My last post discuss about SQL queries. Nevertheless, sometimes data came from differents databases. In such cases, it is no longer possible to use SQL. ETL tools, which stands for Extract Transform Load are designed to easilly allow data transformations. I have currently used three tools : Talend, SAP Business Objects Data Integrator and Kettle. I will review them and explain one or two tips I’ve learned using ETL tools.
The aim of an ETL are numerous. Kimball define 34 subsystems. To be more general I primarily focus on
- gain in speed of development : ETL generally use some visual interface with components in order to fasten the process;
- ease the maintenance/evolution : plain SQL request and programming tend to be quite complex very quickly;
- functionalities : if one of you data base contains XML fields or you want to parse web pages you need to hope that your ETL allows it. If not … very dirty things will happens.
SAP Business Object Data Integrator
It’s the only one with not open source I’ve used (version XI r2). An ETL is composed of Work flow and Data flow. Work flows are the structure as they can contains work flows, data flows and orchestration elements (e.g. if then else block). Data flow only work on data manipulation objects : table, join, switch, … Data Integrator is not designed to let you write complex SQL (it’s possible but not recommended), a table element read a table and that’s all. What is great is that Data Integrator will merge table and join elements to create the complex SQL query if everything can be done in one database (let say in a TEL way), . You quickly end up with many elements in your data flows but no big chunk of SQL. Data Integrator is environment aware, you can define a data source and at run time decide which database it represent (production, dev, …). For the downsides, don’t expect copy paste to work, neither expect to do tricky things.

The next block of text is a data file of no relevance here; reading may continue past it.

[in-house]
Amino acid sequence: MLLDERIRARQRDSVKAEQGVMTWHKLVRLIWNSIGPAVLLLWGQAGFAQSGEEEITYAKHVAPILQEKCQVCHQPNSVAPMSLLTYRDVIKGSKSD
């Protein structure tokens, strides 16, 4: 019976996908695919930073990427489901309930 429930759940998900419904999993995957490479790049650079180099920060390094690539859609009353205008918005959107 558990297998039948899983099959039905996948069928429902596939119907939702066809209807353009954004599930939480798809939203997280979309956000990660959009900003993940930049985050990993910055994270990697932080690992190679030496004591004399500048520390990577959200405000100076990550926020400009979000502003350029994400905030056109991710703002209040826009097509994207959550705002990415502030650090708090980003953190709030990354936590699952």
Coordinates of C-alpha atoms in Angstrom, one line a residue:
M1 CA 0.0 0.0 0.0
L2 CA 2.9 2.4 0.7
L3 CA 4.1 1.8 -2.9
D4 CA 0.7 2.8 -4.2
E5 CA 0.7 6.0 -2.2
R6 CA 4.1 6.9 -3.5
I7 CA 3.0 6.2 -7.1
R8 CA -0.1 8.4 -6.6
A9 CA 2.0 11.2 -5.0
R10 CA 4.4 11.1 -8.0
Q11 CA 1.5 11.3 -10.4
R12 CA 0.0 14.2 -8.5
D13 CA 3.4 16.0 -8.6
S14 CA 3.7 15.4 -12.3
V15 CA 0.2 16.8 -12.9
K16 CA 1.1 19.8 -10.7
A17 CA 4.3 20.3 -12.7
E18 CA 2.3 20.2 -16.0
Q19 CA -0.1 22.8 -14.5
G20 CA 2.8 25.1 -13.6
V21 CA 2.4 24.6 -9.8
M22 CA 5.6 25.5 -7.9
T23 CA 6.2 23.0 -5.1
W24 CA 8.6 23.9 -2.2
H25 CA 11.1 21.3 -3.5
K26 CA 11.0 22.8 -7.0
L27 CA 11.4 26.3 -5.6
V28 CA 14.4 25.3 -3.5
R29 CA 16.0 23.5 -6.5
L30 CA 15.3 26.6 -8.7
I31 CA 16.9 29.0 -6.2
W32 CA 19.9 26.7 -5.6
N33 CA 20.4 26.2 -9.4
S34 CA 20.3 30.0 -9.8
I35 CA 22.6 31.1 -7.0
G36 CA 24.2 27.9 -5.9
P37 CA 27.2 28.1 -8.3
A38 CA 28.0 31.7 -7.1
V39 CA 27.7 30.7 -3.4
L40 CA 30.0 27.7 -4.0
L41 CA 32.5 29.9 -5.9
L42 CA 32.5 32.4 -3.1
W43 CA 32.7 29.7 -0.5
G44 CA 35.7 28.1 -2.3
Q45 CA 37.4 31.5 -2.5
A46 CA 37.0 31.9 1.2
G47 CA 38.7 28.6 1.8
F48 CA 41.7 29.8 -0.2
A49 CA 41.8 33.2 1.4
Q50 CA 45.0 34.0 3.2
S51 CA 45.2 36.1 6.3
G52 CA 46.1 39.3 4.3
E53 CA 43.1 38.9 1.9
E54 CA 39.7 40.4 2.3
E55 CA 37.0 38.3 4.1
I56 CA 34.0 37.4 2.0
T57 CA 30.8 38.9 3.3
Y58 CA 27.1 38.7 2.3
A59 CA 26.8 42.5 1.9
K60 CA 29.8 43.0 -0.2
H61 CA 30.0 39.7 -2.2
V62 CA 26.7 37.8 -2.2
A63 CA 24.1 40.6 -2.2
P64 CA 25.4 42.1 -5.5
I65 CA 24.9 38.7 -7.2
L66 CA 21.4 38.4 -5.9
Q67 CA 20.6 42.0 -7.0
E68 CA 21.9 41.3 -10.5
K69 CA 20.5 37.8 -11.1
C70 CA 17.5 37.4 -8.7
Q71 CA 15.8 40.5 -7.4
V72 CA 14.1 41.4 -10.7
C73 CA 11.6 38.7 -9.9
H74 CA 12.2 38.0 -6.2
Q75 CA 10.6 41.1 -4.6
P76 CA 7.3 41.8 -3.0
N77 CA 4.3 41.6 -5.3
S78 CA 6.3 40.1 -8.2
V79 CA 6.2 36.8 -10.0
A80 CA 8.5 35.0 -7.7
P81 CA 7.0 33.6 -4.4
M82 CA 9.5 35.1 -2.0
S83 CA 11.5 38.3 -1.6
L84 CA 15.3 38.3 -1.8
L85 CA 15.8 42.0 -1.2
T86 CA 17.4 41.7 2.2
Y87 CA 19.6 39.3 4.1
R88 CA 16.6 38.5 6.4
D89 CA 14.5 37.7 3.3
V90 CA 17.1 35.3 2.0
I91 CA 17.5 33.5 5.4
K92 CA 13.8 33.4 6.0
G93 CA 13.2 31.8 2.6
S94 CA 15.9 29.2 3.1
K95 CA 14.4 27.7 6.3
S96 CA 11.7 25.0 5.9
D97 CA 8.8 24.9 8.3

Talend is an open source product. While Data Integrator has a few very generic components to build, Talend has hundred of components which cover everything you could want. For instance, you have one table input component for each database (even many table input component for one database). No separation between work flow and data flow, only job (but you can have sub jobs). On the downside, it’s amazingly slow to use. I’m also not a big fan that it generate a Java program (it could be very useful in some case but not for a serious process). A lot of bugs in it too (that’s the cost of containing so much).
Kettle is also an open source product integrated in the Pentaho suite. To describe it, let’s say that if Talend is shiny, marketing enhanced, Kettle is … functional and unpractical. There is again jobs (work flow) and transformations (data flow), while the first one is executed sequentially, the second one is multi-threaded, expect fun to understand. There is many program like Spoon (the designer which could execute both jobs and transformations), Kitchen (execute jobs), Pan (execute transformations). Nevertheless, it’s currently my favorite. When you understand the underlying logic everything is easier and behave as expected. Not as complete as Talend but enough for 99% of what I want and you can always use some Java code for the rest.
How I used ETL in the everyday work
Every times I should extract a big chunk of data I use and ETL (usually a simple input query and an output in a CSV or Excel file). It just takes almost no time and you keep a file with all the process in case you need it later. And of course I use ETL to load the data warehouse. Here is some tips :
- Split stuff : Divide your ETL by subjects (accounting, CRM, …), the higher level vision should be simple.
- Keep it ETL : I always dump all data needed in the staging area, make most transformations in SQL (as everything is in the same database, so one table input and one table output to the data warehouse but no “create table as” statement).
- Make it environment friendly : you should have at least a dev environment and a production environment. Therefore you can test your jobs in the dev environment before putting it in production, the job will not change just the runtime configuration.
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